University of Arkansas sees drop in COVID-19 cases


Right now there are just over 300 active cases of the virus in the campus community, a decrease of almost 600 cases since last week.

FAYETTEVILLE, Ark. (KNWA/KFTA) — Active COVID-19 cases on the University of Arkansas campus dramatically drop.

Right now there are just over 300 active cases of the virus in the campus community, a decrease of almost 600 cases last week.

One reason could be the rate of recovery.

After 10 days, the school automatically chalks up a positive case to a recovered one.

But, others say it could just be because students and faculty are starting to actually follow the safety guidelines on campus.

“While this decline in cases is great to see, I don’t think we really know what’s going on with COVID-19 on campus,” said Bret Schulte, the president of the Local 965.

The University of Arkansas’ COVID-19 dashboard showed 305 positive cases of the virus on campus Thursday.

But Schulte questions just how accurate these numbers are.

“We don’t have enough testing on campus right now to really know what our positivity rate is,” he said.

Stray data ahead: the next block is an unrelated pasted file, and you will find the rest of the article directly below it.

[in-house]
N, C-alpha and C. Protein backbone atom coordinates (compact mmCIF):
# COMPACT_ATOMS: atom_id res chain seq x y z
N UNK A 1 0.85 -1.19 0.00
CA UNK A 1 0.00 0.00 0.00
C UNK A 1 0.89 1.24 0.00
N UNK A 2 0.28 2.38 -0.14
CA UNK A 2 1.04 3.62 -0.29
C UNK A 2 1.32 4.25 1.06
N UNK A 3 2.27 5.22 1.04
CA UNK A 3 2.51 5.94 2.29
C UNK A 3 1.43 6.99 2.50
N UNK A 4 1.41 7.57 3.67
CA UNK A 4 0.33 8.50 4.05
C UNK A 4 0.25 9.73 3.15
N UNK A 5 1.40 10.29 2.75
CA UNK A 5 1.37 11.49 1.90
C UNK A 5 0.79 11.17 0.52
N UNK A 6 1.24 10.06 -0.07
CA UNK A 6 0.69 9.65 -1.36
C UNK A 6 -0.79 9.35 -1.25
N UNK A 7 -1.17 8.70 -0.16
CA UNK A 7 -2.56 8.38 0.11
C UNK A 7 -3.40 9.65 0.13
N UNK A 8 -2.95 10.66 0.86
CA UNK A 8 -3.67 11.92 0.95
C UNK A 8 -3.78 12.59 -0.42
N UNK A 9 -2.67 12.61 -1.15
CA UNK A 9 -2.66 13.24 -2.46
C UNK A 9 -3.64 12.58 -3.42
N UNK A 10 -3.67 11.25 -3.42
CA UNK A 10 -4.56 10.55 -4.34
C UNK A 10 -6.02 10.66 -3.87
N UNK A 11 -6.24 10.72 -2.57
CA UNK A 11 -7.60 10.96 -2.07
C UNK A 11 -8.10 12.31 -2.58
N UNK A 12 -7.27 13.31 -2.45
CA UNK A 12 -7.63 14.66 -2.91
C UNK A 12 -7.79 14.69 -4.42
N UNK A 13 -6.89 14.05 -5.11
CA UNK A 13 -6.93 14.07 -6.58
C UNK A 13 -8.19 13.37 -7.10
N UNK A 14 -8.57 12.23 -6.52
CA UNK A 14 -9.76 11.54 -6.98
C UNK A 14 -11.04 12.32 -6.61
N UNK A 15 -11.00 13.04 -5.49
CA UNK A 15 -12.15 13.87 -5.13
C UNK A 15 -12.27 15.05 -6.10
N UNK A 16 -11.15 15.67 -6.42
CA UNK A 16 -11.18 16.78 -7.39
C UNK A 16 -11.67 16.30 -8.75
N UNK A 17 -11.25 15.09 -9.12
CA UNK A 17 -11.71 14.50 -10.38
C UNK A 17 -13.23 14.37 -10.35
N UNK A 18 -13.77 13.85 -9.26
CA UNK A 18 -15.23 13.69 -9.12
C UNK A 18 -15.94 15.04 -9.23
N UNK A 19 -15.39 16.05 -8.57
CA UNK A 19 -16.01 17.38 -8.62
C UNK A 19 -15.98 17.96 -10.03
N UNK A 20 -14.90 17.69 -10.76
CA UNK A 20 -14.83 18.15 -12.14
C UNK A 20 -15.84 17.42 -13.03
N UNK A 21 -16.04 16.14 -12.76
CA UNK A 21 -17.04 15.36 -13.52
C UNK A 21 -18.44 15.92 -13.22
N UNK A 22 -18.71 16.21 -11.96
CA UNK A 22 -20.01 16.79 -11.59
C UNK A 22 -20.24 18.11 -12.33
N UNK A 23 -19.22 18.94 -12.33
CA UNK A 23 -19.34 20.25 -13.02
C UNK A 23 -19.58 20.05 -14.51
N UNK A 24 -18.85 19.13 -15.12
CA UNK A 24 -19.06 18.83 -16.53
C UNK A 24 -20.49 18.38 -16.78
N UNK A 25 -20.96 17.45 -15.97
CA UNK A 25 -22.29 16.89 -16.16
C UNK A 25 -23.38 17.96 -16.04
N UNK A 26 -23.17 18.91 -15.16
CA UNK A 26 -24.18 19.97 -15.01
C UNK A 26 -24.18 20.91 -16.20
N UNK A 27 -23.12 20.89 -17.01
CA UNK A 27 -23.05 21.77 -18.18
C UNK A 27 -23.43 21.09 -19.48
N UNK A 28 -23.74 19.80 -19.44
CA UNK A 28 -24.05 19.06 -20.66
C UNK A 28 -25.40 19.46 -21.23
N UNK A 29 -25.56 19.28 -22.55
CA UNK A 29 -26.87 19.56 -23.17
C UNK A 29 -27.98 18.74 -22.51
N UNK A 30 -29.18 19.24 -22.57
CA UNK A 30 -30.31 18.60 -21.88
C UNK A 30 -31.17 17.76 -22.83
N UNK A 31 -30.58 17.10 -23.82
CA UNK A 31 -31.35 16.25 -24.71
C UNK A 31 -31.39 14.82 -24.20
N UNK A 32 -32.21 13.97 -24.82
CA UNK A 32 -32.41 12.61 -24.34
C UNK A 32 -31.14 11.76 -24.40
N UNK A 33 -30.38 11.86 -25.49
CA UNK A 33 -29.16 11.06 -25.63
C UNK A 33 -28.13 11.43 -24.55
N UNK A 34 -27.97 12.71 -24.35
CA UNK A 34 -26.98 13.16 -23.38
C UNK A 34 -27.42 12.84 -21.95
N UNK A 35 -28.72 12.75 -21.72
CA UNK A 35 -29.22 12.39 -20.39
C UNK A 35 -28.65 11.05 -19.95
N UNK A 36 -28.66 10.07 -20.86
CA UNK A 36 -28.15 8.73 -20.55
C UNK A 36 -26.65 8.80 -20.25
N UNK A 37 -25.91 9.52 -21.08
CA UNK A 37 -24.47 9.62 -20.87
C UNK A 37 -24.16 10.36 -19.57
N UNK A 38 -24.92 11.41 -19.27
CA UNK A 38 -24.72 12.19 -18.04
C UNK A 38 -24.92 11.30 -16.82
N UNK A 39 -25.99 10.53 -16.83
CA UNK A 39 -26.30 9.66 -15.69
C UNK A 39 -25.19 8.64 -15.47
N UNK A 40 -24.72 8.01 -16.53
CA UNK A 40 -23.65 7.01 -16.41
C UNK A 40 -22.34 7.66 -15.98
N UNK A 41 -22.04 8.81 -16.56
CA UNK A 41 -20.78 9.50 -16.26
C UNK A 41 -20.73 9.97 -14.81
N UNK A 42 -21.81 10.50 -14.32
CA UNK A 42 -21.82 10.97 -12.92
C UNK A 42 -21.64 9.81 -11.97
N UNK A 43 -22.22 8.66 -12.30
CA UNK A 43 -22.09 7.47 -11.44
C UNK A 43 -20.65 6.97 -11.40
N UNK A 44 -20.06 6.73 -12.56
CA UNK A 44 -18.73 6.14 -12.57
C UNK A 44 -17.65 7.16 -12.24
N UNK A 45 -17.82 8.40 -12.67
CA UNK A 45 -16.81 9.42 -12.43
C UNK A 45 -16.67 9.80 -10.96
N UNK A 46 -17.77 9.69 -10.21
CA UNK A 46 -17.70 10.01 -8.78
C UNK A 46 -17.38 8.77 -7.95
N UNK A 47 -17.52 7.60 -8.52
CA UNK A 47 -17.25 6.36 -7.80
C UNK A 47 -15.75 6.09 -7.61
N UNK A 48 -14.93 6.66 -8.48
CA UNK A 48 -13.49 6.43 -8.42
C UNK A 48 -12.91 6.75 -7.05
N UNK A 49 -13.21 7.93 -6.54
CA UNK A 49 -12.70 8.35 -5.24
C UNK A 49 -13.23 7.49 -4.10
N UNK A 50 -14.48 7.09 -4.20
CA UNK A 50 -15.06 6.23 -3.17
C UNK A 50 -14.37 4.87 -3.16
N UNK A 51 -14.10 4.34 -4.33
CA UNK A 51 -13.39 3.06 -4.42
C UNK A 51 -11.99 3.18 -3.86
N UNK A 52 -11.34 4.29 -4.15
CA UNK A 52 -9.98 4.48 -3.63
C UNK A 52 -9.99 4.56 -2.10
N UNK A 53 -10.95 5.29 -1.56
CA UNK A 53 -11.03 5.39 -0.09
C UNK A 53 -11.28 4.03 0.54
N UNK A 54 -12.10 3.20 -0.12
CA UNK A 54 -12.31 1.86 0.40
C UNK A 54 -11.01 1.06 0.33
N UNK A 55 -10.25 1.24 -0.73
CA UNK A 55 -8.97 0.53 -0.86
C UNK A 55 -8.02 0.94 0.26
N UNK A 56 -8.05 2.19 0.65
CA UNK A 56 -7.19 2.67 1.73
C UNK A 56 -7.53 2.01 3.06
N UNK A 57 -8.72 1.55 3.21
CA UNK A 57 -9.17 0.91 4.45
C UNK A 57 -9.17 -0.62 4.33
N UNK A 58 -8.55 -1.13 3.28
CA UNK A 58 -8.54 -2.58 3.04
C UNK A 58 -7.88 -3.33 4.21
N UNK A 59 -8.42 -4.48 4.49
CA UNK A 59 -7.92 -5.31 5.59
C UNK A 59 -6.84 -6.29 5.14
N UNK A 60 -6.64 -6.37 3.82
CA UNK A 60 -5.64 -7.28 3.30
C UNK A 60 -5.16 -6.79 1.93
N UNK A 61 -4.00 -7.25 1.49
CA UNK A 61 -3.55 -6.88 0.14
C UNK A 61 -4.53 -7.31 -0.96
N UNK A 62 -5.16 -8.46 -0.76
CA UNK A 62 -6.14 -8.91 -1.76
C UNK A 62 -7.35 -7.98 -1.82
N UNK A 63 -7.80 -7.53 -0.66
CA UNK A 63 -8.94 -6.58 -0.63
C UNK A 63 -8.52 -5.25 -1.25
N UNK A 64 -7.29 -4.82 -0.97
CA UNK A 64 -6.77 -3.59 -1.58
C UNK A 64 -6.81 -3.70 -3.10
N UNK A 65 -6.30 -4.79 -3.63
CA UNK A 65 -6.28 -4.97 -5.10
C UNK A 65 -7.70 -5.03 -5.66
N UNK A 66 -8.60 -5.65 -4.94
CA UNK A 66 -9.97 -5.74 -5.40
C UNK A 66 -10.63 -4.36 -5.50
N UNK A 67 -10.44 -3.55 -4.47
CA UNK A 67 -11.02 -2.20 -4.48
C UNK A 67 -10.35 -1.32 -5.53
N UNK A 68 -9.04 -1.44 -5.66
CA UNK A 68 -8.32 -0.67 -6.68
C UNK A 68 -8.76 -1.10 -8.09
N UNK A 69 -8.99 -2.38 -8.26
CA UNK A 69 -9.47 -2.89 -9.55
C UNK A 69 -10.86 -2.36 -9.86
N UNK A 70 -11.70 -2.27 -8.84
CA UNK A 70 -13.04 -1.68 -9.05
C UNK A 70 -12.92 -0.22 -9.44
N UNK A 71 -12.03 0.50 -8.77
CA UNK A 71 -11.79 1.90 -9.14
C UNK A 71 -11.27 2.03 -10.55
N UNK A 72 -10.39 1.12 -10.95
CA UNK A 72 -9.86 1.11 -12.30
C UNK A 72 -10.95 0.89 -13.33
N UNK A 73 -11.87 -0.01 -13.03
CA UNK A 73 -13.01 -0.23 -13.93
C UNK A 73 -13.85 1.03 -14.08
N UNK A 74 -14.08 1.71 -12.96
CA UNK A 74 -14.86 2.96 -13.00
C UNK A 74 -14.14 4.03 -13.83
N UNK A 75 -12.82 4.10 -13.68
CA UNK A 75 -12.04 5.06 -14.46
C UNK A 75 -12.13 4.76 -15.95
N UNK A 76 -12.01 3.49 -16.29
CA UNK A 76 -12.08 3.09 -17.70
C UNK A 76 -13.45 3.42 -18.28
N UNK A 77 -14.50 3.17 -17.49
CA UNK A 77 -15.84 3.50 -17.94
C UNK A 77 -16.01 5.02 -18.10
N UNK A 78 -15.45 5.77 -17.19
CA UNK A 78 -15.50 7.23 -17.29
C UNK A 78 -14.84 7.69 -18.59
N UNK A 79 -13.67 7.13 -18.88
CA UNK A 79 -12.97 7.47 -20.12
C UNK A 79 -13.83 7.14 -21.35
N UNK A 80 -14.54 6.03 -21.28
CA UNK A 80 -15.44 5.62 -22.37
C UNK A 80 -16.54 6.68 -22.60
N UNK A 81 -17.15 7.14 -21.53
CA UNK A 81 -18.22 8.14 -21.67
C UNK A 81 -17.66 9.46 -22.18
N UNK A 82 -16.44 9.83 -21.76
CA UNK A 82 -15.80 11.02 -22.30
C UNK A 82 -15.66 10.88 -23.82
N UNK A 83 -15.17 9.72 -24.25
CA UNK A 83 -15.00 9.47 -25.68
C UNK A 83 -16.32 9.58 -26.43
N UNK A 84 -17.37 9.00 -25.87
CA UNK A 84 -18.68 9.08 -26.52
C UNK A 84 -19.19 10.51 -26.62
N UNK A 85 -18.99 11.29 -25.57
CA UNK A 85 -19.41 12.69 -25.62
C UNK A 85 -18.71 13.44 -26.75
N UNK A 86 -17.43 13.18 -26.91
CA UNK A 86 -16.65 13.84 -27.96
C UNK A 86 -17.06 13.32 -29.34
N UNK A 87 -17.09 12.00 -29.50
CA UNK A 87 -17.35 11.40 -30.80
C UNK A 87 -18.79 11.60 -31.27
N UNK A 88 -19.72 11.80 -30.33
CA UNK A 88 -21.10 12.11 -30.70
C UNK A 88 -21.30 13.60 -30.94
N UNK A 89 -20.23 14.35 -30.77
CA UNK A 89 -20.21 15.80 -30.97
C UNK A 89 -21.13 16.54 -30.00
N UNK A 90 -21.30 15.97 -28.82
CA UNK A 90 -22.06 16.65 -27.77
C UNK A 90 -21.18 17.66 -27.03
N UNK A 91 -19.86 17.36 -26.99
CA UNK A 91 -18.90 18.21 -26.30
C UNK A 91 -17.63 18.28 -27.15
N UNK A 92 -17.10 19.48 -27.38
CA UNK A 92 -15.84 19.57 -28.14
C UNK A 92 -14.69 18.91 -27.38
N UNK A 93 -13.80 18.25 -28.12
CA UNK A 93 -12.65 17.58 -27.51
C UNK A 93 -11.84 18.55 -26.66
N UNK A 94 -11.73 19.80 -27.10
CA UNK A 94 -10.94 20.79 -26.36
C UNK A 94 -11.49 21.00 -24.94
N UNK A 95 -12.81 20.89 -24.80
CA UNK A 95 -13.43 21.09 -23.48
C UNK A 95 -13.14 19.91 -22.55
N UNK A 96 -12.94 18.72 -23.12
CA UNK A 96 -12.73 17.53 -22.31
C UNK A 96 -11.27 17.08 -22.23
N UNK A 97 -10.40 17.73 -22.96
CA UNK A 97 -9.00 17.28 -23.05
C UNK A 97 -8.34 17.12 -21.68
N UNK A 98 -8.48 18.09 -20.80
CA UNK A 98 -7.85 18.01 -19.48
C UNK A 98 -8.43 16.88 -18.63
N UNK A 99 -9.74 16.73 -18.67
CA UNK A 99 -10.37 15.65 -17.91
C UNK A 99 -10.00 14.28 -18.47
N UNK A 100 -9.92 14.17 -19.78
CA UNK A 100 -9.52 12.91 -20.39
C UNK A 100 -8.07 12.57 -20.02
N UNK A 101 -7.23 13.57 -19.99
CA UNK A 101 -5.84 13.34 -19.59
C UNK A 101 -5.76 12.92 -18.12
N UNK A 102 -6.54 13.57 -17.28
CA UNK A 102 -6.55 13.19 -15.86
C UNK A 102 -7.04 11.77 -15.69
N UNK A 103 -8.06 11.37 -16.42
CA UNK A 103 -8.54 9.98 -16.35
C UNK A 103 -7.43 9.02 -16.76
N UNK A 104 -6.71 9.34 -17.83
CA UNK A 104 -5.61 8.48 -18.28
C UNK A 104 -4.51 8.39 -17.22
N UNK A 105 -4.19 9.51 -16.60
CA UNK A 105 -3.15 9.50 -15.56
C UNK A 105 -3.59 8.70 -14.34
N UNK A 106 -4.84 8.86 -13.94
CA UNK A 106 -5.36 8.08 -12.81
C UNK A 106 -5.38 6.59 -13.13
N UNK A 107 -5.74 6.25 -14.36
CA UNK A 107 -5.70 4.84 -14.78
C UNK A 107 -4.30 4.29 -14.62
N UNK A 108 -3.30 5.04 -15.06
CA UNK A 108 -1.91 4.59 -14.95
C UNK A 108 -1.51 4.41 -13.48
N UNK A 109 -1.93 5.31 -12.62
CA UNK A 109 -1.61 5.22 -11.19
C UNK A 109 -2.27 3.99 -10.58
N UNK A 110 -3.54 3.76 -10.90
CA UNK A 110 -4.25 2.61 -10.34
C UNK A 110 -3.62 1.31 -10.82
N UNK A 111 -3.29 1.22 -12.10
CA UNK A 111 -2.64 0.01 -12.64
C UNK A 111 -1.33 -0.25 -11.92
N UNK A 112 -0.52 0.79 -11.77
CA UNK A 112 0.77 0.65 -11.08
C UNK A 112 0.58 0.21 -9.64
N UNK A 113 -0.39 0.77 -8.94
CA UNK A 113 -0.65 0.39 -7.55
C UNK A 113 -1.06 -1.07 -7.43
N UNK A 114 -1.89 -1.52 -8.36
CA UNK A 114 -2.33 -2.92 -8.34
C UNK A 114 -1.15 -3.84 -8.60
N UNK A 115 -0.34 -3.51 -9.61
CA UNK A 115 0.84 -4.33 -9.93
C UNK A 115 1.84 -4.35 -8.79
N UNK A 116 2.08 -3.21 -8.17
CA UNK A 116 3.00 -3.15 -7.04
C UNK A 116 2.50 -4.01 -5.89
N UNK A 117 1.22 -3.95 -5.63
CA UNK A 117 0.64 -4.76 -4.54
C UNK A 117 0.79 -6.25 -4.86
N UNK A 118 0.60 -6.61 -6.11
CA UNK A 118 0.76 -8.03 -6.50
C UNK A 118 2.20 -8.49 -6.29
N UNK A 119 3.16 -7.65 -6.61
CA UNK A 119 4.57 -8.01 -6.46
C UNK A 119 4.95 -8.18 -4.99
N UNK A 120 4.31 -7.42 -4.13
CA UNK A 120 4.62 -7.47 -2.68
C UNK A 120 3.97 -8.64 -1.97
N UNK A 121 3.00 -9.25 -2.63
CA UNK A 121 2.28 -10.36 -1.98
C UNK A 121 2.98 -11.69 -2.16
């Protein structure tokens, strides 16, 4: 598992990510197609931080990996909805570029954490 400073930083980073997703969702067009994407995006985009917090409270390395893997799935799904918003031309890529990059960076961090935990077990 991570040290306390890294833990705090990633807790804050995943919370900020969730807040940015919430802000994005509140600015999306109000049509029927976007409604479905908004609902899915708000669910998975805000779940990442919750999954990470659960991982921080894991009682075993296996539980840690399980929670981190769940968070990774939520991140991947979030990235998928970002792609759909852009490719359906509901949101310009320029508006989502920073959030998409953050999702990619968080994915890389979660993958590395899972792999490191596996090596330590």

He said its not necessarily the university’s fault, but rather a lack of reporting by students.

“I’ve heard the rumor that greek houses are sending people out of the county or even out of the state to get tested to keep the numbers on campus low,” said Schulte.

John Thomas, the manager of university communications said, “We don’t want them to think there is a stigma to being tested, there is no punishment for having a positive test.”

Thomas said 10 days after a positive test is reported, it’s automatically changed to recovered.

This is in accordance to guidance from the Department of Health.

“I think our university and our campus have done a really good job of communicating the guidelines we’ve put on place for when on campus,” Thomas said. “You know social distancing, mask wearing, frequent hand washing.”

Both Thomas and Schulte agree that no matter what the numbers are, it’s imperative to keep following the guidelines and stay vigilant.

“We think that’s a really good sign obviously but that doesn’t mean the threats over or the pandemic is going away,” said Thomas.

Friday is the last day of the two week ban of on-campus activities.

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